Brazil bred keyboard wizard Eumir Deodato arrived on American soil at the perfect time. With his musical roots in Rio de Jenario’s bossa nova scene, Deodato quickly broadened his style by leaning heavily toward the new jazz sounds spewing out of New York in the early ‘70s. The shift from bossa to fusion led to a record deal in 1972 with Creed Taylor’s CTI label, yielding his magnum opus, a jazz-fusion interpretation of Richard Strauss’ “Also Sprach Zarathustra” (his entitled “Also Sprach Zarathustra (2010)”). After picking up a 1974 Grammy for this #2 pop hit, Deodato’s career exploded and he became the defining force behind Kool & The Gang, propelling the Jersey City band from an underground funk outfit into pop/R&B glory. Before you knew it, his production hands were touching the golden vinyl of acts like Earth, Wind & Fire, Con Funk Shun and Dazz Band.
With one hand deeply dipped in the jazz pool of greats like Wes Montgomery, Frank Sinatra and Sarah Vaughn and the other hand surrounding modern giants as vast as Bjork, Lupe Fiasco and a litter of funk groups, ultimately contributing to over 500 albums, Deodato’s legacy almost has the combustible greatness of a Quincy Jones.
Like most influential producers, Deodato’s personal work hasn’t had the golden luster of the acts he’s contributed his work to. That’s not to say that those albums deserve overlooking. After releasing a chunk load of LPs for CTI and Warner Bros., Deodato is still recording and making music. On The Crossing, the multi-instrumentalist teams up with UK R&B band Londonbeat and Italian jazz fusion Novecento to create an ingenious soulful mix that gleams with Jamiroquai funk and smooth Latin bossa.
The Crossing is armed with Deodato’s usual instrumental jams. He attempts at doing the impossible by transporting George Gershwin’s “Summertime” into the get-down disco inferno of his 1978 dance classic “Whistle Bump.” The instrumental arrangement is pulled off effortlessly and without any complication, creating one of the album’s most defining moments. “Night Passage,” another standout instrumental, is fueled with steamy romance as Deodato’s electric piano contrasts against Gianni Virone’s flute and a Santana-styled guitar solo from John Tropea.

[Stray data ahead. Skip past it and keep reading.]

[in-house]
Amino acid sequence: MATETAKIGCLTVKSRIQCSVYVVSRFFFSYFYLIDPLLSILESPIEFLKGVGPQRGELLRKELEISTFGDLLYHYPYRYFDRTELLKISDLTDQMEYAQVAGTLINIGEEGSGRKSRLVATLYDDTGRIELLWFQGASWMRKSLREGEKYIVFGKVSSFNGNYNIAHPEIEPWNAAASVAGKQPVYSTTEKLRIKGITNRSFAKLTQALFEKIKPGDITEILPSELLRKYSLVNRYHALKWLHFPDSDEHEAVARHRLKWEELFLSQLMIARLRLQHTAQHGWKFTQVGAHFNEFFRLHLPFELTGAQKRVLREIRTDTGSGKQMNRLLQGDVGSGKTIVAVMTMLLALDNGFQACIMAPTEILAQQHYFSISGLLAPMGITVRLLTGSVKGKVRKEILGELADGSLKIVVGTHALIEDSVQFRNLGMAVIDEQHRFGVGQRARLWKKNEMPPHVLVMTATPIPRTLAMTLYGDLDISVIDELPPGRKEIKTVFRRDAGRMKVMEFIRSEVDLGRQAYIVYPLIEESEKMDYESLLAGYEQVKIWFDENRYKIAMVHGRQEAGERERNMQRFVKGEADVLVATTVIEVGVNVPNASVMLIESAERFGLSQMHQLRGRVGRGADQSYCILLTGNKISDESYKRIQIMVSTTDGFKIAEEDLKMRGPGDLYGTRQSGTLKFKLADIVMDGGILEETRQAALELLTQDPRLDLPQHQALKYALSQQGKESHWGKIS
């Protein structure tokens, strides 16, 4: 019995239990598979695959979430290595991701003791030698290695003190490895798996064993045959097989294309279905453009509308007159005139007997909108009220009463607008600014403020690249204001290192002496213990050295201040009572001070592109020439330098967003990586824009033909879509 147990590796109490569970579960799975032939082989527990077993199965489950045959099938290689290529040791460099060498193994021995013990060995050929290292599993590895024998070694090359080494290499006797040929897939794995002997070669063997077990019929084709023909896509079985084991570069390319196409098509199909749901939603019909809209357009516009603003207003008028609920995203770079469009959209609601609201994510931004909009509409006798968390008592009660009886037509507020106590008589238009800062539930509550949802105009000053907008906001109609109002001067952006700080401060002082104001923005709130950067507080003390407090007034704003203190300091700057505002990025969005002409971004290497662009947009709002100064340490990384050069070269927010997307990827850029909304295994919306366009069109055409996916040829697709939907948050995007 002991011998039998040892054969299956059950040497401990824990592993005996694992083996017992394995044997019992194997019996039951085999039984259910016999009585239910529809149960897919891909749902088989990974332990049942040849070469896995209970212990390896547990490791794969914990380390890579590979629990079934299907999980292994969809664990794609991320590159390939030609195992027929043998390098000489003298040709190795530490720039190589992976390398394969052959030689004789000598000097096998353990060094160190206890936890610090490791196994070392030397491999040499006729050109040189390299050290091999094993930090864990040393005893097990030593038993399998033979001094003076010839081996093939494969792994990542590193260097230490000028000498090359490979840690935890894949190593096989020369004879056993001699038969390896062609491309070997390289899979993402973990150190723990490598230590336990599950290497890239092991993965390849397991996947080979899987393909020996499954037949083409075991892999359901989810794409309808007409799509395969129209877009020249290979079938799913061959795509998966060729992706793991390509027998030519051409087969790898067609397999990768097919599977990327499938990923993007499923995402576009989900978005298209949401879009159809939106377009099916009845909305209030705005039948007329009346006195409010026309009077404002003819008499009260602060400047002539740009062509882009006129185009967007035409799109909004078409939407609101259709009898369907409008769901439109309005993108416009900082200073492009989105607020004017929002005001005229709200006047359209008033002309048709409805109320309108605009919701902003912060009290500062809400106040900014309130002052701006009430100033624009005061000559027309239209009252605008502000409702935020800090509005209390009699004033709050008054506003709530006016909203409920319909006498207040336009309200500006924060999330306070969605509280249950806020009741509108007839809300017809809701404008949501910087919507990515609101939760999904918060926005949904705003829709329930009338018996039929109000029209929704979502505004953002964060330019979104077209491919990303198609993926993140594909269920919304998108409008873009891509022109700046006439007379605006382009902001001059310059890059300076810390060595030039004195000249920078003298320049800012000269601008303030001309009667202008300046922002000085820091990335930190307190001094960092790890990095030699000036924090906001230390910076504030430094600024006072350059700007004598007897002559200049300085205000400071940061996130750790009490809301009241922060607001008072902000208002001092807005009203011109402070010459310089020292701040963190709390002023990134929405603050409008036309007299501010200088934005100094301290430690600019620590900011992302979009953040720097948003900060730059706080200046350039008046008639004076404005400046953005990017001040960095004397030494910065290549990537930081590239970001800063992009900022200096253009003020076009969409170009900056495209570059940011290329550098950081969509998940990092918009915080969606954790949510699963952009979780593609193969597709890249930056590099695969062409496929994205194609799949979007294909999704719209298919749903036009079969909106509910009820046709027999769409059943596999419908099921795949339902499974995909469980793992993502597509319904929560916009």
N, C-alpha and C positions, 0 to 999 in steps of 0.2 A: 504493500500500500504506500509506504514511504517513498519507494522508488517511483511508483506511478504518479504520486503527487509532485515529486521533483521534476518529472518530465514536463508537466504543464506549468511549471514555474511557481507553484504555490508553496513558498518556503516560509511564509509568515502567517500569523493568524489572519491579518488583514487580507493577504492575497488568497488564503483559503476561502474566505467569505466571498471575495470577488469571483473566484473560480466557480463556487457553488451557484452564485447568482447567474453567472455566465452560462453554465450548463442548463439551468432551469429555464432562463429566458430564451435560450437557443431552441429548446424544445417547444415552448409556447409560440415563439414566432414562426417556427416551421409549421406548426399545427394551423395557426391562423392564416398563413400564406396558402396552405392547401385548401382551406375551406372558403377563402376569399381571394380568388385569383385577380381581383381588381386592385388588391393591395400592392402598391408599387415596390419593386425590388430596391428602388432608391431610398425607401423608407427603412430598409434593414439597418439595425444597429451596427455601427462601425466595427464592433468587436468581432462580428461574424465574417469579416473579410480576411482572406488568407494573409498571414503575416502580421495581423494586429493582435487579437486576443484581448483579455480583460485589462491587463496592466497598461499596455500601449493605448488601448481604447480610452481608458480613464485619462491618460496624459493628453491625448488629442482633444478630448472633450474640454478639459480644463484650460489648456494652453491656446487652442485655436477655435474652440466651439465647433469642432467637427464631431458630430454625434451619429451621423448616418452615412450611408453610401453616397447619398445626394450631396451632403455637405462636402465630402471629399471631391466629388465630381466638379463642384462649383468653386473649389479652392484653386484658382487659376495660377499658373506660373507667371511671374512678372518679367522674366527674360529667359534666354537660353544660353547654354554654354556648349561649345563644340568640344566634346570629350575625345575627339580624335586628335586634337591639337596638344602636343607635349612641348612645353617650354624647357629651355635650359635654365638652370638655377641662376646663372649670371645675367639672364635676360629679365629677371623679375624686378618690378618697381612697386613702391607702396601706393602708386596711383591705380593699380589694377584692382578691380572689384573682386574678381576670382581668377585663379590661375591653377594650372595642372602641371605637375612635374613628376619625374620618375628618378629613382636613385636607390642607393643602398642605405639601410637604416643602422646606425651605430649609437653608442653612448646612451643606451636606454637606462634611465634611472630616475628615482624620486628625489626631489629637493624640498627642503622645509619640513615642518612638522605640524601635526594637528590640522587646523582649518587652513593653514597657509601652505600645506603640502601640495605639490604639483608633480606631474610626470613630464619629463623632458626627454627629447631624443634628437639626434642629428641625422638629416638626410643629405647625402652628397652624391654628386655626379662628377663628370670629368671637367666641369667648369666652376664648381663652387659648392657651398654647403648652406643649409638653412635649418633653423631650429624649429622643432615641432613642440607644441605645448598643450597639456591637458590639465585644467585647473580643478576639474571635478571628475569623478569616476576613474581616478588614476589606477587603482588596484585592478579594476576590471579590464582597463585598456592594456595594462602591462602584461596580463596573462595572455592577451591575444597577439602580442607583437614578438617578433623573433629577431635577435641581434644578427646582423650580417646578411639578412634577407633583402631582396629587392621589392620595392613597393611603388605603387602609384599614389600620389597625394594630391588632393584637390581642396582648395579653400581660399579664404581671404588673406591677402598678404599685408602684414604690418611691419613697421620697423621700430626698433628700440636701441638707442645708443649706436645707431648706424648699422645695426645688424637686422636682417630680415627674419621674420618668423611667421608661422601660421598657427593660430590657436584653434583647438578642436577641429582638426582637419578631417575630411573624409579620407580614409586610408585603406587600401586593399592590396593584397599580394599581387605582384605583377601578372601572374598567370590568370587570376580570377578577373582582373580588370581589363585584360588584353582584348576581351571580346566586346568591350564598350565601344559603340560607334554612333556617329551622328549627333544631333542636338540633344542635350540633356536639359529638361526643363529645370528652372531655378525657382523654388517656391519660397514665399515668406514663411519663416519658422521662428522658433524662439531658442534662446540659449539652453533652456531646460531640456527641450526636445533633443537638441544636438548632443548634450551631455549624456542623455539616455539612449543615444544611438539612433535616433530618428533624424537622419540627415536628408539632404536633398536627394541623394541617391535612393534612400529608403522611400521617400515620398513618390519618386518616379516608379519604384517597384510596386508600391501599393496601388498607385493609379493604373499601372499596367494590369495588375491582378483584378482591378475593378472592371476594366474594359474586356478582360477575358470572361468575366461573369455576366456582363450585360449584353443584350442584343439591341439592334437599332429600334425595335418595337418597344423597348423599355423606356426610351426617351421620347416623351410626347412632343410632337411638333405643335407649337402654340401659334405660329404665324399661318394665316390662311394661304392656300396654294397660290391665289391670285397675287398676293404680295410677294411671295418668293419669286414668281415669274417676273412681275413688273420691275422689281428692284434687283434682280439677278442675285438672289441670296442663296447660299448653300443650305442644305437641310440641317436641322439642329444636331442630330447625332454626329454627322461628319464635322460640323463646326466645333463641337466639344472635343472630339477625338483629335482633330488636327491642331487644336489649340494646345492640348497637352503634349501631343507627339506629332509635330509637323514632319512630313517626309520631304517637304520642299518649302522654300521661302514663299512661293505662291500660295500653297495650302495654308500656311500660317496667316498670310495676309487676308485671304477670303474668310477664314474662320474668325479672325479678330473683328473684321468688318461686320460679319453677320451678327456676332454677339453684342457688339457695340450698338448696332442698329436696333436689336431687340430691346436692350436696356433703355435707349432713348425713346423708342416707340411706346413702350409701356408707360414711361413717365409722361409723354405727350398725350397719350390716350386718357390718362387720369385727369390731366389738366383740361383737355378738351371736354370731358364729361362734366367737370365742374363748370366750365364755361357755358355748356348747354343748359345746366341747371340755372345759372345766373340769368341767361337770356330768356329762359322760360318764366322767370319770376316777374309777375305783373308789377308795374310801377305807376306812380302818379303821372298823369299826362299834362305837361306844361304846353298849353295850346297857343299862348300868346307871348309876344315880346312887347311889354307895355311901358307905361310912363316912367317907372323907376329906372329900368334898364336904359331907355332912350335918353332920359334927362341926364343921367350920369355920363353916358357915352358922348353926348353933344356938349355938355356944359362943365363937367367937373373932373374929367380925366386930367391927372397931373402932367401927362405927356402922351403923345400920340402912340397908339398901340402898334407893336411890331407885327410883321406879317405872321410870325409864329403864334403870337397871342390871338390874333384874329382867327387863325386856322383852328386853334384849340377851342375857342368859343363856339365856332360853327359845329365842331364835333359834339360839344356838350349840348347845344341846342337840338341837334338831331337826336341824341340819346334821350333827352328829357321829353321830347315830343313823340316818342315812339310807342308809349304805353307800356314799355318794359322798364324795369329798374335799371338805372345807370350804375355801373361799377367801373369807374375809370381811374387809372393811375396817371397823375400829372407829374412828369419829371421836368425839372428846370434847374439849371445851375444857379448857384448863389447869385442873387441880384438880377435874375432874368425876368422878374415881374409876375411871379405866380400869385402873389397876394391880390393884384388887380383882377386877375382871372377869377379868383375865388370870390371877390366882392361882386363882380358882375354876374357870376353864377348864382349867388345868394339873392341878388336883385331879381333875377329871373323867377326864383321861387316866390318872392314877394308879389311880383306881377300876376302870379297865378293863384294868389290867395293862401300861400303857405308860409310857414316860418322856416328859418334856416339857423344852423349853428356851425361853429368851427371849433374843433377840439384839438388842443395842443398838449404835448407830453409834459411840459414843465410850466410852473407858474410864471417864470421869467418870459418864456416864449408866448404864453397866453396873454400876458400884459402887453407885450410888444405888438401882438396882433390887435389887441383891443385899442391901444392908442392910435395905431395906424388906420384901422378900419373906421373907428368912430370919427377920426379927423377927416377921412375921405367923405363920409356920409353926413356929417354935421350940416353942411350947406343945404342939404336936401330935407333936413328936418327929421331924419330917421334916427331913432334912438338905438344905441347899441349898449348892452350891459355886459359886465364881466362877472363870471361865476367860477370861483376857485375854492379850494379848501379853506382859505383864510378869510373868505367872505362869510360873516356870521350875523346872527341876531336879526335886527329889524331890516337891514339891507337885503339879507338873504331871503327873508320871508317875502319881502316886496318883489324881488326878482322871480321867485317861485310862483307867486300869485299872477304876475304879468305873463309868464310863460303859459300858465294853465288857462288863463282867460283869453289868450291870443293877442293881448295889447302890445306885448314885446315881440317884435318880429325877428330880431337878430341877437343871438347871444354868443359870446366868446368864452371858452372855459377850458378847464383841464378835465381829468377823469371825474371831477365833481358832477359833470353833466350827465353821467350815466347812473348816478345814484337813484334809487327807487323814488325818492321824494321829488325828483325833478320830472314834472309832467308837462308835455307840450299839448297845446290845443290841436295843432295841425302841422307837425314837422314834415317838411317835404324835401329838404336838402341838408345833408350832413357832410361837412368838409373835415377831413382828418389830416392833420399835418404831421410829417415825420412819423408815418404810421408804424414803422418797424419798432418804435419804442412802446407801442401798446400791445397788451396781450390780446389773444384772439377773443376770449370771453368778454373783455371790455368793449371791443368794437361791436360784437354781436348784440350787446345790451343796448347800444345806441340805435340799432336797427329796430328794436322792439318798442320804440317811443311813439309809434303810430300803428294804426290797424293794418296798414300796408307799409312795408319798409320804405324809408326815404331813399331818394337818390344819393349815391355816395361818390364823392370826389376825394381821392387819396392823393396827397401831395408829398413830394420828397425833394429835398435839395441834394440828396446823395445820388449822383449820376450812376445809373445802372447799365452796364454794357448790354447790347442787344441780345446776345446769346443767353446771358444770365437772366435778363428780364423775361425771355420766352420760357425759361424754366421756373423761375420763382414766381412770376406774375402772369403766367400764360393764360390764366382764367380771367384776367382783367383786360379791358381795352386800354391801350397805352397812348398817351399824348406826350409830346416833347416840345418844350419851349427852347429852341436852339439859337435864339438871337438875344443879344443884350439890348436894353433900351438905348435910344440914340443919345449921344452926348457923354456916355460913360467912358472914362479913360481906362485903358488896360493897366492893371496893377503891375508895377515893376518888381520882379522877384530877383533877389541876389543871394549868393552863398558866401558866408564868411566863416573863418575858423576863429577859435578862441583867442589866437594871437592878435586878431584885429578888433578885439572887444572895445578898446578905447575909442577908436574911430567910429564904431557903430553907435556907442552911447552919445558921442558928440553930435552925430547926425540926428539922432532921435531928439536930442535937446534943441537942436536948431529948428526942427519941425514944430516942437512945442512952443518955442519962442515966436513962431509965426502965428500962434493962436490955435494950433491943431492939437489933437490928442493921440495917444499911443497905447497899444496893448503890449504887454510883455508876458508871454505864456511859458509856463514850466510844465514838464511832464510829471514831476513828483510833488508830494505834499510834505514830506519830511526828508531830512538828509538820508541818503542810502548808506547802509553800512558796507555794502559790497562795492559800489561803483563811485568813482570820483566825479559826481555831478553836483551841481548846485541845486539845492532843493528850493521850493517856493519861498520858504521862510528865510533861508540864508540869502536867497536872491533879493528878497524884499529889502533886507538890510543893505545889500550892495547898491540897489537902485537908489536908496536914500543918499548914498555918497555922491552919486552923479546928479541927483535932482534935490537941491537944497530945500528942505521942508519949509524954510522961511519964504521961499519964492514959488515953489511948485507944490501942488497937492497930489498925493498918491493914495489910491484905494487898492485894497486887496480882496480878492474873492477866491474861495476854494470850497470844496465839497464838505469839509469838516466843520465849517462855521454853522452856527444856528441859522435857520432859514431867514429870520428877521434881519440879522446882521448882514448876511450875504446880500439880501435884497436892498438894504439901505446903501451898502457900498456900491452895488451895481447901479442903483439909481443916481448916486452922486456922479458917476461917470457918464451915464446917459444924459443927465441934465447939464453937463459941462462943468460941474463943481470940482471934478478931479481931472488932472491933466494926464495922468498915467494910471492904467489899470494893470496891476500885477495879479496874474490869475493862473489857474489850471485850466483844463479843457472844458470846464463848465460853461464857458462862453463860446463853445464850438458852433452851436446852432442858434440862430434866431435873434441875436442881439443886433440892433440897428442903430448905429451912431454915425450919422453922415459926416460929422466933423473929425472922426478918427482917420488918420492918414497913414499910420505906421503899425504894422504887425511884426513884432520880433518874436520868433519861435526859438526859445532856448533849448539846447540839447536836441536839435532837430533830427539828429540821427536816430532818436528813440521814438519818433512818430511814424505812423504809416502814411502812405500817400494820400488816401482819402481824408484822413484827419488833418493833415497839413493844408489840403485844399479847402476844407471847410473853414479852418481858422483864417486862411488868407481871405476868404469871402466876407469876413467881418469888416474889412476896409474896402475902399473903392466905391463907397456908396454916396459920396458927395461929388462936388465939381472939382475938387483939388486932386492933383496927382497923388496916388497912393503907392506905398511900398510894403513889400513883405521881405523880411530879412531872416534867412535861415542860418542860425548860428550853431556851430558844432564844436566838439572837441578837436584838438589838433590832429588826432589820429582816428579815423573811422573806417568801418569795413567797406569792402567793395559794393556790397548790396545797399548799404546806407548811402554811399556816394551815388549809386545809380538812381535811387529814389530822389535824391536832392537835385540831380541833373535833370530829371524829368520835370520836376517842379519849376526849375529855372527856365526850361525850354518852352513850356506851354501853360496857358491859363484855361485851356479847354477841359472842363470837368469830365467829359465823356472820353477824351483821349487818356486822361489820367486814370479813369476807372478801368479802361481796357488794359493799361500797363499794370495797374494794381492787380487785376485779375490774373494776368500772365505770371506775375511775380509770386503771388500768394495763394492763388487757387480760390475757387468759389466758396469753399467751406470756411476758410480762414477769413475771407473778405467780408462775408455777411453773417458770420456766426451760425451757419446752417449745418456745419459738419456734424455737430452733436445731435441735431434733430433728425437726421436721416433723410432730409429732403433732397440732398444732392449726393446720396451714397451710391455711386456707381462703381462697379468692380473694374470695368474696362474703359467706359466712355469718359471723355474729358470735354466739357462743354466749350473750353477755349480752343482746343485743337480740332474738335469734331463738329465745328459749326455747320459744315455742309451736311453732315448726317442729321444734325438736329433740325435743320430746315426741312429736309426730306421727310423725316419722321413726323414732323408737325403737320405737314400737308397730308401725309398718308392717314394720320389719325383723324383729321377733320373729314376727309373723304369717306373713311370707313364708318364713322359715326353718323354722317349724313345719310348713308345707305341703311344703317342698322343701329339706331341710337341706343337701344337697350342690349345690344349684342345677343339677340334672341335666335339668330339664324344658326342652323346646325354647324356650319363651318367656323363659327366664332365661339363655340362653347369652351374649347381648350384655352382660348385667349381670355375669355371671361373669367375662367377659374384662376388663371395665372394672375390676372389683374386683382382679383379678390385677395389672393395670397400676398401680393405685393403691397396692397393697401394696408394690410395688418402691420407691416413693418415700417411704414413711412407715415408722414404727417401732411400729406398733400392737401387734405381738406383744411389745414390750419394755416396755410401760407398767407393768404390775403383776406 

Even with a strong cast of musicians supporting Deodato’s vision, guest vocalists are present to add a nice layer of texture to the musical canvas. Al Jarreau guests on the upbeat “Double Face,” bringing spirited punches to the catchy chorus (“Double feature/Double creature/That will teach ya…Double do ya/ Double fool ya/Hallelujah”). As the groove expands, the song is sweetly seduced into disco nirvana as the gorgeous warmth of the backing vocals alongside Jarreau’s infectious scatting adds extra layers of comfort. Jarreau also teams up with Novecento’s Dora Nicolosi on “I Want You More,” with Nicolosi floating on the wings of Sade seduction.
Some of the offerings are met with a hint of criticism. In particular, Jimmy Helms’ vocals – shredded with Michael McDonald affectations – tend to weigh heavily with a slight abundance of vibrato. Still on “No Getting Over You” and the title track, where Helms shows up, the tracks are propped up strongly with good songwriting and musical displays as Londonbeat provide extra help on the leads. They even double up their harmonies to create that oozing Doobie effect. Similar happenstance takes place on “Rule My World,” which comes off like a stale hip-hop track, but slowly puckers up as Dora Nicolsi’s lead vocals turns the cut into a Teena Marie throwback.
Deodato, who co-writes the bulk of the material, exercises his keyboard magic throughout this ten-track affair with the same gusto and precision as his most glorious moments with CTI and Warner Bros. Even without the promotional push of a major label, Deodato totally surrounds himself with dynamic musicians that complement his virtuosity. It is that superior ensemble that helps elevate The Crossing over much of the output from the modern jazz world. Recommended
By J Matthew Cobb